Error detection

Definition: Broadly refers to examining research data and manuscripts for mistakes or inconsistencies in reporting. Commonly discussed approaches include: checking inconsistencies in descriptive statistics (e.g. summary statistics that are not possible given the sample size and measure characteristics; Brown & Heathers, 2017; Heathers et al. 2018), inconsistencies in reported statistics (e.g. p-values that do not match the reported F statistics and accompanying degrees of freedom; Epskamp, & Nuijten, 2016; Nuijten et al. 2016), and image manipulation (Bik et al., 2016). Error detection is one motivation for data and analysis code to be openly available, so that peer review can confirm a manuscript’s findings, or if already published, the record can be corrected. Detected errors can result in corrections or retractions of published articles, though these actions are often delayed, long after erroneous findings have influenced and impacted further research.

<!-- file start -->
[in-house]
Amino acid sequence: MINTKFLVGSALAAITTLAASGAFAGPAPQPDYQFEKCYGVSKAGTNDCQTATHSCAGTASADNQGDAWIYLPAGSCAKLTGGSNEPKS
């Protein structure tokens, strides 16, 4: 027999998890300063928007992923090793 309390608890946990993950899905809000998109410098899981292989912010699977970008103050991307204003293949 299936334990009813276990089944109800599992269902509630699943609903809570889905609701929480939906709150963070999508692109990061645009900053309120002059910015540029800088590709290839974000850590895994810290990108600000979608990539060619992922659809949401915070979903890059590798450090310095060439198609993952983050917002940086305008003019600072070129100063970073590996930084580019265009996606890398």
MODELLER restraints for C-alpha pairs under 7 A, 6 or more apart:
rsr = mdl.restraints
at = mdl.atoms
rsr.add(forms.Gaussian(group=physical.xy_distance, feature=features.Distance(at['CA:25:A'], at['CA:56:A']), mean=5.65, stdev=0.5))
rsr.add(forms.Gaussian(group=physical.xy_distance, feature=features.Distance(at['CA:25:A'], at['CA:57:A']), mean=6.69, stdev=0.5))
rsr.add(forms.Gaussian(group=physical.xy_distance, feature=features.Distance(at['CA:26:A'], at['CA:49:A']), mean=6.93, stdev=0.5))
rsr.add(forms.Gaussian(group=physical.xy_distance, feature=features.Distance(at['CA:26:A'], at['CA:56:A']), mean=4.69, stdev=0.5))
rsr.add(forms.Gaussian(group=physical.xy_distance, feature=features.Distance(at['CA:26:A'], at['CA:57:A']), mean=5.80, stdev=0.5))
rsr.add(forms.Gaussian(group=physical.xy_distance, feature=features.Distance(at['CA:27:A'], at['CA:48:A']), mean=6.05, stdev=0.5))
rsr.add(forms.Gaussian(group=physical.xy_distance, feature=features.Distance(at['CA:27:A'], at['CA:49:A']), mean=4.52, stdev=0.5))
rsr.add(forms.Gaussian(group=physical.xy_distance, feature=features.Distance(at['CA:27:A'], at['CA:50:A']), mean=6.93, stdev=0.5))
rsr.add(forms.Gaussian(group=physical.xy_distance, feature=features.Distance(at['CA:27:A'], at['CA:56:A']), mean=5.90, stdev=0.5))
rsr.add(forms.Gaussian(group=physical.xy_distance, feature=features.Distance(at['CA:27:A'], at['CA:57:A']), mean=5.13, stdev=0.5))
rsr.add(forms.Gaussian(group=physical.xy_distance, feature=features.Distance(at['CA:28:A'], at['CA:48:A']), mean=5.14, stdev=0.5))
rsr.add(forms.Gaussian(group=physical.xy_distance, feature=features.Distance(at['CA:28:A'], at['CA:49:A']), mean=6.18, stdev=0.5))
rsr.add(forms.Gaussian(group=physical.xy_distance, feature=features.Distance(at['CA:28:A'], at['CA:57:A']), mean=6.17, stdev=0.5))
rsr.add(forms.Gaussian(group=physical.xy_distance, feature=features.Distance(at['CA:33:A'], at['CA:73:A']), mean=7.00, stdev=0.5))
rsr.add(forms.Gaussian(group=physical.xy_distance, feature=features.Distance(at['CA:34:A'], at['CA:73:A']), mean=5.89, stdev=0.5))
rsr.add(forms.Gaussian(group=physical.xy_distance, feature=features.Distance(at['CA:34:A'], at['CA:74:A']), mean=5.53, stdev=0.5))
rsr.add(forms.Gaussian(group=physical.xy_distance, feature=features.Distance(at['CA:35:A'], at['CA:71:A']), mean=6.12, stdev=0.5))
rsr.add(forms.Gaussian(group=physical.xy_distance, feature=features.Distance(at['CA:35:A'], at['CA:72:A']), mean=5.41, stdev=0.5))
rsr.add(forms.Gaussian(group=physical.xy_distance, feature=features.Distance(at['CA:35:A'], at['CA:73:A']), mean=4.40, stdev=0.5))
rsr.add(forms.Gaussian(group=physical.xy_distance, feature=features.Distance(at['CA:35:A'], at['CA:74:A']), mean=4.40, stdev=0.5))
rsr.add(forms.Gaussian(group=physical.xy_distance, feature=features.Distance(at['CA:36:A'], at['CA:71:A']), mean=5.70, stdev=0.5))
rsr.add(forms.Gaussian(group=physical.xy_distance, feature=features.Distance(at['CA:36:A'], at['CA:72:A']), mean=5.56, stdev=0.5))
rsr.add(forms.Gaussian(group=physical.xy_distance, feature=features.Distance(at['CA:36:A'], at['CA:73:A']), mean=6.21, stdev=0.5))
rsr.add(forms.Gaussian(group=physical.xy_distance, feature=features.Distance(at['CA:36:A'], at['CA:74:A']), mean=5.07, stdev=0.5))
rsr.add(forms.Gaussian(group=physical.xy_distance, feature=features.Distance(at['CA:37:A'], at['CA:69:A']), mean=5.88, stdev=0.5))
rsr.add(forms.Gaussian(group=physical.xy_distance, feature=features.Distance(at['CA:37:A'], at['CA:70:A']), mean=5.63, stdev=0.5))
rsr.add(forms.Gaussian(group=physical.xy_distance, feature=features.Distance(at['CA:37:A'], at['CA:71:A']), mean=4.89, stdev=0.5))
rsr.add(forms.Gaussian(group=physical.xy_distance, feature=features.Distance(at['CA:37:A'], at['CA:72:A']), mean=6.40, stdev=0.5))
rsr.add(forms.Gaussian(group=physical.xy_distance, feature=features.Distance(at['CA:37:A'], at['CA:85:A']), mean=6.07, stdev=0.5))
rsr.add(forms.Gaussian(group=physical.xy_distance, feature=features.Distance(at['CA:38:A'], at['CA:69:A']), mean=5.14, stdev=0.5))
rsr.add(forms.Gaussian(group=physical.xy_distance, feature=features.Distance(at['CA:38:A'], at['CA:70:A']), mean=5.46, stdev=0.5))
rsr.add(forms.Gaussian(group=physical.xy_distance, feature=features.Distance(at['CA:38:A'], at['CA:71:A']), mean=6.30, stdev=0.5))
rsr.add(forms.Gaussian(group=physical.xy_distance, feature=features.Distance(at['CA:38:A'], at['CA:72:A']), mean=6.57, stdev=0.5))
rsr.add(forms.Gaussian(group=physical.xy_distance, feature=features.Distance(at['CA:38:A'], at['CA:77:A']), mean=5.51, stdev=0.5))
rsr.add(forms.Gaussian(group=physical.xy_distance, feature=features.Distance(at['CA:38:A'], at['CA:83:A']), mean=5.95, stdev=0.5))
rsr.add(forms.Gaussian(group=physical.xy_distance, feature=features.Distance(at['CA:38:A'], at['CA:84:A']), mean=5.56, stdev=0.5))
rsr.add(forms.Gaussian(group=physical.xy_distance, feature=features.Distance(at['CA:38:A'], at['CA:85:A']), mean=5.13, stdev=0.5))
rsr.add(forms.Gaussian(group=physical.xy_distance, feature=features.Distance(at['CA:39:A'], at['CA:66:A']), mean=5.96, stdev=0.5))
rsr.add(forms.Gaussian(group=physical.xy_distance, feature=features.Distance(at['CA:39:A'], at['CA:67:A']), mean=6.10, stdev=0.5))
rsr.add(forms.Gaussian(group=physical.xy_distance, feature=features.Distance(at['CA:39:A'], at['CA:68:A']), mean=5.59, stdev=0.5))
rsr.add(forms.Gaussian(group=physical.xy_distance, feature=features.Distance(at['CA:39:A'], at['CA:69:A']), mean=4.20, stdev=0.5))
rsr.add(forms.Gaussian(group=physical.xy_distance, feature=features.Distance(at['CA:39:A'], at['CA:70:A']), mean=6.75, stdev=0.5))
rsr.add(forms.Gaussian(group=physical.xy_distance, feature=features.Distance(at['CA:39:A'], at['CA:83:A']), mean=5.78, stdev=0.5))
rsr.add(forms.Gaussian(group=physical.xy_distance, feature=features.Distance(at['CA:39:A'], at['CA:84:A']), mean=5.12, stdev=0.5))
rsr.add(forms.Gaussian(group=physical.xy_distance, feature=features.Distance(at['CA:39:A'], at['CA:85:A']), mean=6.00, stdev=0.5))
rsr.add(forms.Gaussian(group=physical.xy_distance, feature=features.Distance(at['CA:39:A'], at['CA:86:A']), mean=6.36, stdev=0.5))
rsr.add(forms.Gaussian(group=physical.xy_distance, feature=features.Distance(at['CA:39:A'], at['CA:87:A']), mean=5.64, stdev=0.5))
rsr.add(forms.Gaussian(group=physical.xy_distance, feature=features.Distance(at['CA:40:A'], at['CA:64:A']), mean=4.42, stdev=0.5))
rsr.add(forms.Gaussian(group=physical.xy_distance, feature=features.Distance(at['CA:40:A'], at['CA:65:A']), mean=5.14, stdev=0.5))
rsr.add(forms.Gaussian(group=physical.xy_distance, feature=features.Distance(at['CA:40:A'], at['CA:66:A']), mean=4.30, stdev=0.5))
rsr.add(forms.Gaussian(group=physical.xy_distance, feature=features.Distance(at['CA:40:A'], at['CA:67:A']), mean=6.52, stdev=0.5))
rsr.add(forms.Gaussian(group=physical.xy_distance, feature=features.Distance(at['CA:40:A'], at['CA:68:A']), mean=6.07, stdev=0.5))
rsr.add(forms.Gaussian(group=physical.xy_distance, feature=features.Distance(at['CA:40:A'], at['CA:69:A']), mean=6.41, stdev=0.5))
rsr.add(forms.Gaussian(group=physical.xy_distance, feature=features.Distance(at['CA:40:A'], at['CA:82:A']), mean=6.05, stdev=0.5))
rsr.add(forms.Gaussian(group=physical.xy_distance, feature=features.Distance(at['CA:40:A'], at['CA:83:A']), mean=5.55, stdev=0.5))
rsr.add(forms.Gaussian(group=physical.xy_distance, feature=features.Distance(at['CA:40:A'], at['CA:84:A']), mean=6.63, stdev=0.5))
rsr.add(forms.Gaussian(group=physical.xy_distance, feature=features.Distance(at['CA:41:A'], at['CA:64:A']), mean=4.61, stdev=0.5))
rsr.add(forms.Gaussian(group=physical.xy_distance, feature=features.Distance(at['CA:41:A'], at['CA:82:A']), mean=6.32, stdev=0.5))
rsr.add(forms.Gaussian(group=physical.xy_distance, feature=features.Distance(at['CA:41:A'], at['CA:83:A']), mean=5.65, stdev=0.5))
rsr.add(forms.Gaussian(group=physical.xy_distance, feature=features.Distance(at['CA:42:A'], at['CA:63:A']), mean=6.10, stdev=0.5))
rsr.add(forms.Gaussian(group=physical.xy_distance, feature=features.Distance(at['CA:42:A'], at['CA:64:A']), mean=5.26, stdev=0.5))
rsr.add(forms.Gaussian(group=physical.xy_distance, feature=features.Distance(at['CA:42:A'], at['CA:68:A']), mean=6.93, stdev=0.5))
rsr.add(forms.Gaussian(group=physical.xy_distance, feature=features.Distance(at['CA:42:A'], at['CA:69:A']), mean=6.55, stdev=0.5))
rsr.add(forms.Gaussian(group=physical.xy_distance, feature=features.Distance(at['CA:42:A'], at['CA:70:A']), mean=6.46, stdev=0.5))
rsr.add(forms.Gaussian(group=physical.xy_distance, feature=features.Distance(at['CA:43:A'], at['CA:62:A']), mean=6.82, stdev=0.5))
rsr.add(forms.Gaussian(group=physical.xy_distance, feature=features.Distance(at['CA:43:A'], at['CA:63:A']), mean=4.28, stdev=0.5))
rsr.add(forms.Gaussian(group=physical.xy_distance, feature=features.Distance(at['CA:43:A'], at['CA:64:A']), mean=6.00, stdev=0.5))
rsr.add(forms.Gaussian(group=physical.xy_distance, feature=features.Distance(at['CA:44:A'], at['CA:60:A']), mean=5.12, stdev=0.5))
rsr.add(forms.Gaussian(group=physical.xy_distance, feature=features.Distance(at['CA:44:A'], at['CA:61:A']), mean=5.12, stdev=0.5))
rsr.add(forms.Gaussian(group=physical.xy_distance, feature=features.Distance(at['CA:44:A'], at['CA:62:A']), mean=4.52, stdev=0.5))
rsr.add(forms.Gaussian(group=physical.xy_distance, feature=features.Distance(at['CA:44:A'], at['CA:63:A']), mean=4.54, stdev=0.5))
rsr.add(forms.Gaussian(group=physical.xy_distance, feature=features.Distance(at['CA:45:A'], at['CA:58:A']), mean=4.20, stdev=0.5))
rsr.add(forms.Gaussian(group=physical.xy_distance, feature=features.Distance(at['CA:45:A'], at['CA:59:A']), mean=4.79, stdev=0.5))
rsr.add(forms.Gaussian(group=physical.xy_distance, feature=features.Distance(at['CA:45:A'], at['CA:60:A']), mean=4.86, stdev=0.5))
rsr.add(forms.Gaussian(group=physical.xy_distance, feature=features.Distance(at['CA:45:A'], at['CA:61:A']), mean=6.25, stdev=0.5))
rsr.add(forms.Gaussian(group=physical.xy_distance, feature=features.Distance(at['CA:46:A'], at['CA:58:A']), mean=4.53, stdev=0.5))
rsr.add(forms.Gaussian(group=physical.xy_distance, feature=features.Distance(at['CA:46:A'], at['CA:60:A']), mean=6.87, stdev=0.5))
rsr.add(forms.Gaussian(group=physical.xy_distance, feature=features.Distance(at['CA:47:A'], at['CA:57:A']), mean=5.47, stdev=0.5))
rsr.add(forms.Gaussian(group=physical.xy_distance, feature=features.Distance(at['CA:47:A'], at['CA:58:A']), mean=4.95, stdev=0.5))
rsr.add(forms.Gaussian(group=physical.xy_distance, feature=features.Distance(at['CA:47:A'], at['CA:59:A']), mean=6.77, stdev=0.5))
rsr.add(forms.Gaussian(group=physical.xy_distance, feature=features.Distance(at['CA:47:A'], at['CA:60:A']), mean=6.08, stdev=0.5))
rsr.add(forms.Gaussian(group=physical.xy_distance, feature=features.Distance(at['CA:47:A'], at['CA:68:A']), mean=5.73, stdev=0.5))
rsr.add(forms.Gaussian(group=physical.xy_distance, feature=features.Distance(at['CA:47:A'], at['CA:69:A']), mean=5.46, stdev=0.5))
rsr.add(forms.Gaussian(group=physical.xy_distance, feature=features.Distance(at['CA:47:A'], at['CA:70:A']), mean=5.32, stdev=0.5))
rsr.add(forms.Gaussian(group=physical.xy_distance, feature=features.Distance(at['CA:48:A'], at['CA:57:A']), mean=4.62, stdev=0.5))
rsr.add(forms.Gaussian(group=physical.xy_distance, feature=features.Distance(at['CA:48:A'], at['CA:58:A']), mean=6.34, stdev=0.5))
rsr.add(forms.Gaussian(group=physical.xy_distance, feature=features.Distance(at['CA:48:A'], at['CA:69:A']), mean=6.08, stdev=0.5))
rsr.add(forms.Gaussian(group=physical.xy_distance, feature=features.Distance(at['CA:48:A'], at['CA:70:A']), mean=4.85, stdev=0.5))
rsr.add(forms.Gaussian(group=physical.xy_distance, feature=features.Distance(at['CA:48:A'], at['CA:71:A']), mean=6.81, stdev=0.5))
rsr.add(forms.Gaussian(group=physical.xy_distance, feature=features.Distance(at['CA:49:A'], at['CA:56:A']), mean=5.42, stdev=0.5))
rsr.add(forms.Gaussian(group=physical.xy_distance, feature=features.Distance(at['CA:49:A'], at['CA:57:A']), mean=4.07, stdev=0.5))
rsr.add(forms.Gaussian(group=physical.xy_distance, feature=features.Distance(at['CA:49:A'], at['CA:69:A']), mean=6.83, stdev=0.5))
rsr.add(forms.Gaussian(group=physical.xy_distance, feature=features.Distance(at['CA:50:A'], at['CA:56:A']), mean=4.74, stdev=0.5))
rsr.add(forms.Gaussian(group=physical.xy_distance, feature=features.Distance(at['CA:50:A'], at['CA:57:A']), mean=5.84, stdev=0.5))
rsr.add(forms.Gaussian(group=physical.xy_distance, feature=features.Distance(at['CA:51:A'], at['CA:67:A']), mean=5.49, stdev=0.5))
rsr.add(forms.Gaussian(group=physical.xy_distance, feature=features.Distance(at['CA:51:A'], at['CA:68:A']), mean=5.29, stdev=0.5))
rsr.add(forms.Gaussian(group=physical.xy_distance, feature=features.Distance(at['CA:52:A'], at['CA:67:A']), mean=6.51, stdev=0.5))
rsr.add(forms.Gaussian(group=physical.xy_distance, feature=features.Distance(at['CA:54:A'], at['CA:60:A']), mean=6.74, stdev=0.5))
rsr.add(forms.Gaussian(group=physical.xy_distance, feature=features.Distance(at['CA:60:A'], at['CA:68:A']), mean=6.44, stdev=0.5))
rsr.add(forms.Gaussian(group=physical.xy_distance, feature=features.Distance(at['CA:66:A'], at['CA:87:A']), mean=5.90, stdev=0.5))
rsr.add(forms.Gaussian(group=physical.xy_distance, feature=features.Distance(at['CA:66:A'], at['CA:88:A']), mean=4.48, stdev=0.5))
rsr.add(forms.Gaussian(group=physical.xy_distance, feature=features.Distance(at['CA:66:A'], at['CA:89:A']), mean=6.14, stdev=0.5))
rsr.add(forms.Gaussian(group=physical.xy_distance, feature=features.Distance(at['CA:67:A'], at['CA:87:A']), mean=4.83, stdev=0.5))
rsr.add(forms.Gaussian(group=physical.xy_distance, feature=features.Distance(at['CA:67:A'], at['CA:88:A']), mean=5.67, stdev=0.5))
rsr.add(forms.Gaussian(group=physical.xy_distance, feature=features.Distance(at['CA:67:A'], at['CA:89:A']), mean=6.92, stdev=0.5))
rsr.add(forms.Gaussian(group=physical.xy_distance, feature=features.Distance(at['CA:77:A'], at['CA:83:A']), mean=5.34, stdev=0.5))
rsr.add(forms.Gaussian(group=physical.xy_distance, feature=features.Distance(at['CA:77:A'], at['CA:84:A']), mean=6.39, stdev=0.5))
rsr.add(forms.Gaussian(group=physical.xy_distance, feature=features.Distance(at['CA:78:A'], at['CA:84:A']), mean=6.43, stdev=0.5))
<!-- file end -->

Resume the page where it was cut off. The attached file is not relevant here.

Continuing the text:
Related terms: <a href='/glossary/research-integrity/'>Research integrity</a>, correction, retraction

References: Bik et al. (2016), Brown and Heathers (2017), Epskamp and Nuijten (2016), Heathers et al. (2018), Nuijten et al. (2016), &

Drafted and Reviewed by: William Ngiam, Ali H. Al-Hoorie, Jamie P. Cockcroft, Dominik Kiersz, Sam Parsons, Suzanne L. K. Stewart, Marta Topor

Note that we are currently working on an automated mechanism to link references cited above with their full-length version that can be found at with all references used so far.